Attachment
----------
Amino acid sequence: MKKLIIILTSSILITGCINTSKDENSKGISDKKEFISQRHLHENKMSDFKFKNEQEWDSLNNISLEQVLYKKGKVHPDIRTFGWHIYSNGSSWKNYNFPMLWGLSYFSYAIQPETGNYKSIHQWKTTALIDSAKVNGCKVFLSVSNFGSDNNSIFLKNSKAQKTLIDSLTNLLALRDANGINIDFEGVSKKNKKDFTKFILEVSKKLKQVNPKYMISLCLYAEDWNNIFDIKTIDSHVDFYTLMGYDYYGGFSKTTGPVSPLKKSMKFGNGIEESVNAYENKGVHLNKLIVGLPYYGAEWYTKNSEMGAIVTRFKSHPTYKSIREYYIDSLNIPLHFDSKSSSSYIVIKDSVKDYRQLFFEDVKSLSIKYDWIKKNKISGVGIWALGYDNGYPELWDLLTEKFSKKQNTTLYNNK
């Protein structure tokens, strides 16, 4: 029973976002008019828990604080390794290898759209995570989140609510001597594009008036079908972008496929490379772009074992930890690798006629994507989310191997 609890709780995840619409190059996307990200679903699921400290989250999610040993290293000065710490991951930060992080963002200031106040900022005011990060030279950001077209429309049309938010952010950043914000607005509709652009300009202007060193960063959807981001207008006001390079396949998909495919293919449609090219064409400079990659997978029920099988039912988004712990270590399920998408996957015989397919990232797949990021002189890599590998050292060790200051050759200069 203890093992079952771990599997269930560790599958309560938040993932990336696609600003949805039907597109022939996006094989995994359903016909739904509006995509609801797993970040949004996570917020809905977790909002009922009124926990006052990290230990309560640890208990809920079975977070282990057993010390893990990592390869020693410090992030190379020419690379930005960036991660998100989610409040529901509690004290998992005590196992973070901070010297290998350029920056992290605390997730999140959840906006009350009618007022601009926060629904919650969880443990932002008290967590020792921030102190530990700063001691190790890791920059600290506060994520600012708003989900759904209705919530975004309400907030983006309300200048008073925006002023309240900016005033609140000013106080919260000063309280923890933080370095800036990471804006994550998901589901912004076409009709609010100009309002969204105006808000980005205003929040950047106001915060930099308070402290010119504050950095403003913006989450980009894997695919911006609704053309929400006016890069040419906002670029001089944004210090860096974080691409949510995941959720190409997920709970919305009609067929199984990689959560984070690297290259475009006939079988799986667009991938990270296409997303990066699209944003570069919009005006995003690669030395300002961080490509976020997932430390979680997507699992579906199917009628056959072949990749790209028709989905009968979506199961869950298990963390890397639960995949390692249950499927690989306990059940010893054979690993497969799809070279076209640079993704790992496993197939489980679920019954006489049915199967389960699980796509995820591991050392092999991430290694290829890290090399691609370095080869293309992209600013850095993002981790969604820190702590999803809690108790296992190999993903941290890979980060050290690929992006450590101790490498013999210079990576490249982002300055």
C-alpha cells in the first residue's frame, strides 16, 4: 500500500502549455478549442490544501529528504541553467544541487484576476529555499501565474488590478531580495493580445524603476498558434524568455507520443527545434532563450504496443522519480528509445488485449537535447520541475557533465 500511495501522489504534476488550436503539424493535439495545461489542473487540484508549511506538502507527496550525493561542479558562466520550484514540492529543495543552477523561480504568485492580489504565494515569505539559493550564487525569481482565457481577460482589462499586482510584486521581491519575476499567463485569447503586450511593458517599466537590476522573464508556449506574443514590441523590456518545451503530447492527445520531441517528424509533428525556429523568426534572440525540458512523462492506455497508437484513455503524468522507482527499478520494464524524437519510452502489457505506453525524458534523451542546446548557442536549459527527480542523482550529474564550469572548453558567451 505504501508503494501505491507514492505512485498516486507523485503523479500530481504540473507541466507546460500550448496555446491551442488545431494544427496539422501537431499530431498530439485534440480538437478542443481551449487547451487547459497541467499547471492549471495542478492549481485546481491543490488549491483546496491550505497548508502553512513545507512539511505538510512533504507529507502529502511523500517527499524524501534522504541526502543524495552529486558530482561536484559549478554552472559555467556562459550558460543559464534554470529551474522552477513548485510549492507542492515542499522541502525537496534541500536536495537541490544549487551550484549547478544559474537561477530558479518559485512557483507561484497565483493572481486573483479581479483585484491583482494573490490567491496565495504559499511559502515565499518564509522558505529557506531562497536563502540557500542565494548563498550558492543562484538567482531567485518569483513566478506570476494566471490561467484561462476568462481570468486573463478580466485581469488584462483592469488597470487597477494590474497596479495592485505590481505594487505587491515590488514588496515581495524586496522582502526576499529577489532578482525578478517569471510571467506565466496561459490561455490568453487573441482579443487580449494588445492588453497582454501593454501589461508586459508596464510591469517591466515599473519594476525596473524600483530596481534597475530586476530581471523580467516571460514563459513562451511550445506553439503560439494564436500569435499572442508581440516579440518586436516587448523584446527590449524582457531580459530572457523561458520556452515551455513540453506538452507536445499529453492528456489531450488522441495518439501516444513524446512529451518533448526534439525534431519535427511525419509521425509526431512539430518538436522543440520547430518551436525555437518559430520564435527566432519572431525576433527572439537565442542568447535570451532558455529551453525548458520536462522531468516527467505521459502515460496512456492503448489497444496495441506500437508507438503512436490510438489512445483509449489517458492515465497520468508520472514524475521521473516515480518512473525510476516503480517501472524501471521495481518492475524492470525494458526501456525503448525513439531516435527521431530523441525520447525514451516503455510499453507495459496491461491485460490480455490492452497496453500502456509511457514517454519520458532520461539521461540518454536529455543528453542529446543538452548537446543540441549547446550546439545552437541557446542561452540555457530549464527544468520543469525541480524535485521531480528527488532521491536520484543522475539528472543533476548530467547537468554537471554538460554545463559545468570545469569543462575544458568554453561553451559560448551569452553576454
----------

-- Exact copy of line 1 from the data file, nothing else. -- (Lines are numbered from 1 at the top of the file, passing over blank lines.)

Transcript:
Amino acid sequence: MKKLIIILTSSILITGCINTSKDENSKGISDKKEFISQRHLHENKMSDFKFKNEQEWDSLNNISLEQVLYKKGKVHPDIRTFGWHIYSNGSSWKNYNFPMLWGLSYFSYAIQPETGNYKSIHQWKTTALIDSAKVNGCKVFLSVSNFGSDNNSIFLKNSKAQKTLIDSLTNLLALRDANGINIDFEGVSKKNKKDFTKFILEVSKKLKQVNPKYMISLCLYAEDWNNIFDIKTIDSHVDFYTLMGYDYYGGFSKTTGPVSPLKKSMKFGNGIEESVNAYENKGVHLNKLIVGLPYYGAEWYTKNSEMGAIVTRFKSHPTYKSIREYYIDSLNIPLHFDSKSSSSYIVIKDSVKDYRQLFFEDVKSLSIKYDWIKKNKISGVGIWALGYDNGYPELWDLLTEKFSKKQNTTLYNNK